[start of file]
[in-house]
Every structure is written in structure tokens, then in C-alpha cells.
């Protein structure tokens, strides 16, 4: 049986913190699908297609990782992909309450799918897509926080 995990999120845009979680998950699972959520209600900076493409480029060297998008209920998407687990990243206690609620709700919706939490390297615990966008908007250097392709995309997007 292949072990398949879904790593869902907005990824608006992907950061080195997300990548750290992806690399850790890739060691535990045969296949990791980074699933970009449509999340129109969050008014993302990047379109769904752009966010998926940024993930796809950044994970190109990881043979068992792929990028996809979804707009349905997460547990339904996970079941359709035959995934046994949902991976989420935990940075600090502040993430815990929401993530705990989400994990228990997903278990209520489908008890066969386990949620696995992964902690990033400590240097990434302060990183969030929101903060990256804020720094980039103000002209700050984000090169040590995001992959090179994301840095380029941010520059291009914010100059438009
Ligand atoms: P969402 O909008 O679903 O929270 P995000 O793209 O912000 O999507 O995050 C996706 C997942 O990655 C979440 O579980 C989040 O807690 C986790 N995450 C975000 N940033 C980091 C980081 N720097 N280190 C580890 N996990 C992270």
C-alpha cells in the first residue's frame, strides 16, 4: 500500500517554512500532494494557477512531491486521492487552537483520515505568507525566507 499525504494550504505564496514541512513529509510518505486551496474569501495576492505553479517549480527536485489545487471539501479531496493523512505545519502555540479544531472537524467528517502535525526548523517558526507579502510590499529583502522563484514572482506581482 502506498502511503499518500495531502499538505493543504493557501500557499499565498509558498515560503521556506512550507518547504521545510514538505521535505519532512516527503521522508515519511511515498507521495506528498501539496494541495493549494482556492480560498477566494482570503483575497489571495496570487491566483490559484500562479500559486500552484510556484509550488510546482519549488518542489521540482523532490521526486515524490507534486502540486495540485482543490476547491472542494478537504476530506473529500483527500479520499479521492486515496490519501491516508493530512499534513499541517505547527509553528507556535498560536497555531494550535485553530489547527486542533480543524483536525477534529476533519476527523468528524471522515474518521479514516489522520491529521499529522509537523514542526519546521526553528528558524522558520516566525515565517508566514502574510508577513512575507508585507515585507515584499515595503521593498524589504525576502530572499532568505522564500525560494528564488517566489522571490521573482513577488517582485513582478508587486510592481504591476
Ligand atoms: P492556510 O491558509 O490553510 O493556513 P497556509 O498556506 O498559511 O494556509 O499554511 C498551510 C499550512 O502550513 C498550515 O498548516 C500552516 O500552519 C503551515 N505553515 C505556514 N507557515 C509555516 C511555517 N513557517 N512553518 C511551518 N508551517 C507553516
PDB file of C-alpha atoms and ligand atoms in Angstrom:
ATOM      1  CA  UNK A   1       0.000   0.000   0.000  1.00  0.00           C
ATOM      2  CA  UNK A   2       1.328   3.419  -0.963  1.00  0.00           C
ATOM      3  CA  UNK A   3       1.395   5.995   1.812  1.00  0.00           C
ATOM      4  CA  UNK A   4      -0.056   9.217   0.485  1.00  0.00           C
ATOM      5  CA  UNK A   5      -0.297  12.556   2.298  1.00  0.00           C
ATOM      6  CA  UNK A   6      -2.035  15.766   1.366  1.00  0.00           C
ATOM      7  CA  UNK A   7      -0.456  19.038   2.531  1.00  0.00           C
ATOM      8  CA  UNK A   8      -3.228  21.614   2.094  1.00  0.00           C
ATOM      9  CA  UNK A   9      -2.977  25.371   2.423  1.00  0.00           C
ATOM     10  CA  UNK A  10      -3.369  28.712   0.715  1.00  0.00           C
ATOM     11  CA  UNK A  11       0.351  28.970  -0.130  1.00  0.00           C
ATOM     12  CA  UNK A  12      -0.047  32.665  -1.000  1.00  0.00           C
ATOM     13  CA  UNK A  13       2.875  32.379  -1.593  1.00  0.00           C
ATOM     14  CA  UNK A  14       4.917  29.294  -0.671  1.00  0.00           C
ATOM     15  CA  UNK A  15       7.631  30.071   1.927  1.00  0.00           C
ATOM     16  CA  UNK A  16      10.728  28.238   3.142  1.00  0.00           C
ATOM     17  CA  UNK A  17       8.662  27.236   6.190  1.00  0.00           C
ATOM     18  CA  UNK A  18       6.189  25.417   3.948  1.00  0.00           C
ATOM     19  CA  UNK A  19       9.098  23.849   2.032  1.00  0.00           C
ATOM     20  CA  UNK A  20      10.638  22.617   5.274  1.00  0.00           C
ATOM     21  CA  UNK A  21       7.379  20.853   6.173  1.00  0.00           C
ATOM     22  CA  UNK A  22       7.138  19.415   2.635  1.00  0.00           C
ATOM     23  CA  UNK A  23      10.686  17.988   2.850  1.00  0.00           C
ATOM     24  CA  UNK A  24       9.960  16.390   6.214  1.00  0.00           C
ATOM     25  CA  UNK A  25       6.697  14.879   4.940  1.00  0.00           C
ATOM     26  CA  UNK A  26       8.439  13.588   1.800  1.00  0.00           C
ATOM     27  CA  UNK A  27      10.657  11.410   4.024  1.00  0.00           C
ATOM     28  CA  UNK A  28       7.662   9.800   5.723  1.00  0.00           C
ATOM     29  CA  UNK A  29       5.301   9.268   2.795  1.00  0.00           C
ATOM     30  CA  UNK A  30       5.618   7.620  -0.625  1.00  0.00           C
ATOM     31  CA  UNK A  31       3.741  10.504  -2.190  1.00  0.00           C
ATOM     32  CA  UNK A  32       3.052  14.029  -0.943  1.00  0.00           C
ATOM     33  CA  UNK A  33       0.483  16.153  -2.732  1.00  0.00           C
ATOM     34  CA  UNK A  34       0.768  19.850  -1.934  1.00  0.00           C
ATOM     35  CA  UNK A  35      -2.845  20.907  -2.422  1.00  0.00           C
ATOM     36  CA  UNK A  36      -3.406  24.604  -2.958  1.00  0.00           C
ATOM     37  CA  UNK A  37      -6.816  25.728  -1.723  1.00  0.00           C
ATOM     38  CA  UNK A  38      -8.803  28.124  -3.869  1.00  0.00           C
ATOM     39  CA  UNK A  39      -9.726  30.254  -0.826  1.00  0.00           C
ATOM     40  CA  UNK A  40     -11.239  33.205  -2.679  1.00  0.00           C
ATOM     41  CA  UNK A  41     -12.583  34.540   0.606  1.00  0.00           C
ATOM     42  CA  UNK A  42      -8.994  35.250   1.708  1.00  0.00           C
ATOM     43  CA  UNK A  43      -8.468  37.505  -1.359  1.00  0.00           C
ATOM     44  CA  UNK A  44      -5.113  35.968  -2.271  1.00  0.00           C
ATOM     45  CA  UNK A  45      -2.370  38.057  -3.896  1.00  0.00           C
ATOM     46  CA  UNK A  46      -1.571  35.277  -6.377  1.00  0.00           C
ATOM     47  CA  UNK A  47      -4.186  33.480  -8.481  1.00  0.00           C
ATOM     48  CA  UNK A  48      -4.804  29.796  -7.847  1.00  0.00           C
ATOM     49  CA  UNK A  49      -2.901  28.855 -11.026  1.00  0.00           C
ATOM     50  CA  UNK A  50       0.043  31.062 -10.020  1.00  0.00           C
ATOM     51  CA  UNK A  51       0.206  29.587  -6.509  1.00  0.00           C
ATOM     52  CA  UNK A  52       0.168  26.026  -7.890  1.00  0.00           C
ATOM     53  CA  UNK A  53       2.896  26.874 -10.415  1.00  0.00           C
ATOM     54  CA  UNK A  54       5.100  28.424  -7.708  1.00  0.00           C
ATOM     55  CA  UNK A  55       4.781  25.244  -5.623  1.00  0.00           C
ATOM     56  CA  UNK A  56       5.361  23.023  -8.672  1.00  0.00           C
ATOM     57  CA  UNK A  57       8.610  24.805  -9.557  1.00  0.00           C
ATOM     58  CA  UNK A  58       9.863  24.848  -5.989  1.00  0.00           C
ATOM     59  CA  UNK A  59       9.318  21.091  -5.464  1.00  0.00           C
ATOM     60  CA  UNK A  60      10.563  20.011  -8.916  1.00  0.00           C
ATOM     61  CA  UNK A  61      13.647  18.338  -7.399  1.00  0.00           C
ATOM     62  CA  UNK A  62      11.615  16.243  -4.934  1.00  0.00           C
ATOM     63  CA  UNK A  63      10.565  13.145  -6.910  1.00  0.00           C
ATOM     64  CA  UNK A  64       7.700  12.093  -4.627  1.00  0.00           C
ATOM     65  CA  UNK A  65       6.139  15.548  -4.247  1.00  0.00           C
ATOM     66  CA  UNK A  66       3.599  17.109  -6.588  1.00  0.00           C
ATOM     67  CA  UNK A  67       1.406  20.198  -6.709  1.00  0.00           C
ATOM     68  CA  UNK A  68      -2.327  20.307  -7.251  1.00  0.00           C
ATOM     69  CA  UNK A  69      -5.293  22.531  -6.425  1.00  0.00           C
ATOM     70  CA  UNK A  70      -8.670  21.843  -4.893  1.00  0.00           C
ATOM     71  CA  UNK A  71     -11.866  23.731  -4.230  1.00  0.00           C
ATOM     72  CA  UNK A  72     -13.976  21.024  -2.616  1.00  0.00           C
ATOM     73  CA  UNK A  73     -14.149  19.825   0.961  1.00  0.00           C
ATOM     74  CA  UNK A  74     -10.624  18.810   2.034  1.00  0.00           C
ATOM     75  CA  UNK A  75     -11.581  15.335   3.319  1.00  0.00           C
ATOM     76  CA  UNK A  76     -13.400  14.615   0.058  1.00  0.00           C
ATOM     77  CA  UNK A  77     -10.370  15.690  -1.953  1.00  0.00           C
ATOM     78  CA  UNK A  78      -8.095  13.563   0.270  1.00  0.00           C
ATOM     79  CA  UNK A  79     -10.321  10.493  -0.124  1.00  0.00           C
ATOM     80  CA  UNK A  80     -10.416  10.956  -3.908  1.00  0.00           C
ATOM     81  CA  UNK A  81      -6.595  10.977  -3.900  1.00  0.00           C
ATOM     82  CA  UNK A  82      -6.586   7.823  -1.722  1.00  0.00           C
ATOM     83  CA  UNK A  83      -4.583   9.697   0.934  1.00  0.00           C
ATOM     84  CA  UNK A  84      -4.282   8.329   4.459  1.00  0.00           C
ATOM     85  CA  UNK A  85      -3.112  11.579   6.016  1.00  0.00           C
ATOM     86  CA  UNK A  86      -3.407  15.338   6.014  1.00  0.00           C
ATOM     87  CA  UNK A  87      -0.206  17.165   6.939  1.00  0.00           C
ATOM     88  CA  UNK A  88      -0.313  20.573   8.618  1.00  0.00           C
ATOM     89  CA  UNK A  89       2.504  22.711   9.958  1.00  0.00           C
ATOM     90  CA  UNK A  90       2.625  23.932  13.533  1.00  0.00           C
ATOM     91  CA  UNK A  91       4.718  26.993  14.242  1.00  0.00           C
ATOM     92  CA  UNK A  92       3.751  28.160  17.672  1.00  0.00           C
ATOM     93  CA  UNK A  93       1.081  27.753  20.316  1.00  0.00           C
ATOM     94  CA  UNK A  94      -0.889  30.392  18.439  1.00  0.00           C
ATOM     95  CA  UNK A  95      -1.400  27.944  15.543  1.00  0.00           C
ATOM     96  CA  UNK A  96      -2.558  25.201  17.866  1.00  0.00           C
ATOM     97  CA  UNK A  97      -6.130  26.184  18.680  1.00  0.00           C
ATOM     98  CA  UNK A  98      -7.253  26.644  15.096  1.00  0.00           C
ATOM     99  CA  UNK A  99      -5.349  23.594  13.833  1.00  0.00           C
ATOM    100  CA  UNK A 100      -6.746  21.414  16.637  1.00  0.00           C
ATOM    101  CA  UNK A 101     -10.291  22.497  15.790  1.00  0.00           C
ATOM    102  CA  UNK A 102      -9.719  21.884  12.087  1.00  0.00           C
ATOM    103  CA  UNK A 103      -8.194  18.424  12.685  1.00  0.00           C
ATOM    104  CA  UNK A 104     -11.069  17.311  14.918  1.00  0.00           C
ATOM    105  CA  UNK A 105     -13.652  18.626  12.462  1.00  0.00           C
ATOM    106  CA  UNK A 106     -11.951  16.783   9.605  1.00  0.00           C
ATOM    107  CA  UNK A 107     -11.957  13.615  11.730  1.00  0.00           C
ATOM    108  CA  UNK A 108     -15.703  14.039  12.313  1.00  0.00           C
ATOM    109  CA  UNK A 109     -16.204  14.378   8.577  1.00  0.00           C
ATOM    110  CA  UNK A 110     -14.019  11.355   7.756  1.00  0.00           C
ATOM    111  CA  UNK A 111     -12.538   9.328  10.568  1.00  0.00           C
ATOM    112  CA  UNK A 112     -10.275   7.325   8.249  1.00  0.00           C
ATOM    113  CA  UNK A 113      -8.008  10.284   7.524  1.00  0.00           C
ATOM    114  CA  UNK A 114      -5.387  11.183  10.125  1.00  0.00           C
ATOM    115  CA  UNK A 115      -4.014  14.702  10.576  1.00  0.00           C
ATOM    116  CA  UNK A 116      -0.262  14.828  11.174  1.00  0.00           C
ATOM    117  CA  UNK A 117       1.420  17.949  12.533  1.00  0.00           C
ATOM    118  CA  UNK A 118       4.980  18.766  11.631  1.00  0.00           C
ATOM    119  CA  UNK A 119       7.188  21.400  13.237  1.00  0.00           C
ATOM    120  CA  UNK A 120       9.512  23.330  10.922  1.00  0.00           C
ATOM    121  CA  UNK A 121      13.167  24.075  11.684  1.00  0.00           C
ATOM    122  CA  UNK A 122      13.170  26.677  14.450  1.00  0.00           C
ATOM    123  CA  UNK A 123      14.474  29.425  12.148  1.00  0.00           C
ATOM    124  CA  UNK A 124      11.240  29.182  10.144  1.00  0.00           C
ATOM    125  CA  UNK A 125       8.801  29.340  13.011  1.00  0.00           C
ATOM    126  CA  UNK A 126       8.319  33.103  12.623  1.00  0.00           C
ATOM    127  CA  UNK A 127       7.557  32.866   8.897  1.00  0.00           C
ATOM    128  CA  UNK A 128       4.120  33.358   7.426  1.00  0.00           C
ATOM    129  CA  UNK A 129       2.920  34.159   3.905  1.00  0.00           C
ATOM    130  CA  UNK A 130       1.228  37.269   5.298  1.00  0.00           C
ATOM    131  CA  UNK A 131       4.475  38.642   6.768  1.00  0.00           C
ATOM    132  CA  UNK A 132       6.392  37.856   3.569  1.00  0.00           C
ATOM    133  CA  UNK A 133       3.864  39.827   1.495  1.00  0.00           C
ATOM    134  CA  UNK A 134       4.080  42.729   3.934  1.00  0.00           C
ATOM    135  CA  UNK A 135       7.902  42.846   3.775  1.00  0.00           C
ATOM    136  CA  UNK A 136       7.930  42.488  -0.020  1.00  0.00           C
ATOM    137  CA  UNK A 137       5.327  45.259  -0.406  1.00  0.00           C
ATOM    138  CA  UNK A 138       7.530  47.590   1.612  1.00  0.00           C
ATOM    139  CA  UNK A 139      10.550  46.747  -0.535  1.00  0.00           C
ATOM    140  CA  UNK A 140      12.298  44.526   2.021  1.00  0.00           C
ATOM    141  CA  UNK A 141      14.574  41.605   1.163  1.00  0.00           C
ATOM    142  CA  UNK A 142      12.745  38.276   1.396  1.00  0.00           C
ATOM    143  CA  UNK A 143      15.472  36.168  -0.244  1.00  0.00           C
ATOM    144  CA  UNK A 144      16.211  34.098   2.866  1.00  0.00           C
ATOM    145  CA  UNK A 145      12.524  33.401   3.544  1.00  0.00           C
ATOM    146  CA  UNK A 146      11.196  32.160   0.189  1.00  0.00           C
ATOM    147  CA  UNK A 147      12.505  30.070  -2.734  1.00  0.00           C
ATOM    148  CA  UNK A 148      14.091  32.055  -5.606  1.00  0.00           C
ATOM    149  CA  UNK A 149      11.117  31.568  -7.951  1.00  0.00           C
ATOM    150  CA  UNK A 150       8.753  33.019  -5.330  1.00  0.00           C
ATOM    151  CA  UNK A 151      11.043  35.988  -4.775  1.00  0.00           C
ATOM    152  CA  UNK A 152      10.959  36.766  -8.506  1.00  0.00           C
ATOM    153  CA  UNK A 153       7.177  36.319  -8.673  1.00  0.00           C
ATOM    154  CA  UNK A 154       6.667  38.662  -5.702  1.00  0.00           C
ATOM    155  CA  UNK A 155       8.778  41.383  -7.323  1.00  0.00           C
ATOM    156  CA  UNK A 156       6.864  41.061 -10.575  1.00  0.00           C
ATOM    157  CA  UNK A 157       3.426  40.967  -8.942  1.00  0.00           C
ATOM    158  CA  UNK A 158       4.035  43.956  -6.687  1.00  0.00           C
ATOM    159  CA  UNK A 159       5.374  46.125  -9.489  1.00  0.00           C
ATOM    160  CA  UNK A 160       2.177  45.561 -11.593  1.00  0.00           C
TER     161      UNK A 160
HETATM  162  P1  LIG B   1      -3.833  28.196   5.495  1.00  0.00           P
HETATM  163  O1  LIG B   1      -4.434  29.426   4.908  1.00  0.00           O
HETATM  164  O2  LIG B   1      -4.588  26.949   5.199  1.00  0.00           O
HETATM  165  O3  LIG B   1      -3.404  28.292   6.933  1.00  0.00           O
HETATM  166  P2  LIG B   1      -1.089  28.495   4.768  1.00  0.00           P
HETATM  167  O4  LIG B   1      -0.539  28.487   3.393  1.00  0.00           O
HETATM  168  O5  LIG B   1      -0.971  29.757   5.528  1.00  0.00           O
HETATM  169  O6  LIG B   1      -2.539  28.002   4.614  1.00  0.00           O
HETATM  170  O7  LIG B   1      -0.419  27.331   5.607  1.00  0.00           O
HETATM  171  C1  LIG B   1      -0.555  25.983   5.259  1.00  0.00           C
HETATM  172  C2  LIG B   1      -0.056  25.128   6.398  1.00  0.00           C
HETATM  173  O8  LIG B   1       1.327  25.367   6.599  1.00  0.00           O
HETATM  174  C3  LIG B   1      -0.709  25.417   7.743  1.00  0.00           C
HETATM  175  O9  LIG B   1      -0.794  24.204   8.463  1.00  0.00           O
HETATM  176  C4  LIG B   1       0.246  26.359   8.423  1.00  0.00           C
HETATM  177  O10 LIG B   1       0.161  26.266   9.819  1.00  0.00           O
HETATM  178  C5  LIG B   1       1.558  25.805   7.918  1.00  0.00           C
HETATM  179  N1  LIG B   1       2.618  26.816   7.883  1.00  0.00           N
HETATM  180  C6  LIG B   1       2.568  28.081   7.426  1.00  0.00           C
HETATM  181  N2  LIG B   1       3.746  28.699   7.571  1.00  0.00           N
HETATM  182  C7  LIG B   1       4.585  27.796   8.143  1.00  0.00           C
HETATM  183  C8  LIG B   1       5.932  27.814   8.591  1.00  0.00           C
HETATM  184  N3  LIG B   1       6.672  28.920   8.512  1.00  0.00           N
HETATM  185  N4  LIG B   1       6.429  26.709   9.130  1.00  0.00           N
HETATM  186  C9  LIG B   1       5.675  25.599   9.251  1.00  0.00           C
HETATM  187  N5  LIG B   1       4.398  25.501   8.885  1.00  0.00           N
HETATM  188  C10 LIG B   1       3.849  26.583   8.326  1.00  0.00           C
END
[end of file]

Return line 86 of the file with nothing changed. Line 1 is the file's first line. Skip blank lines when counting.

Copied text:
ATOM     79  CA  UNK A  79     -10.321  10.493  -0.124  1.00  0.00           C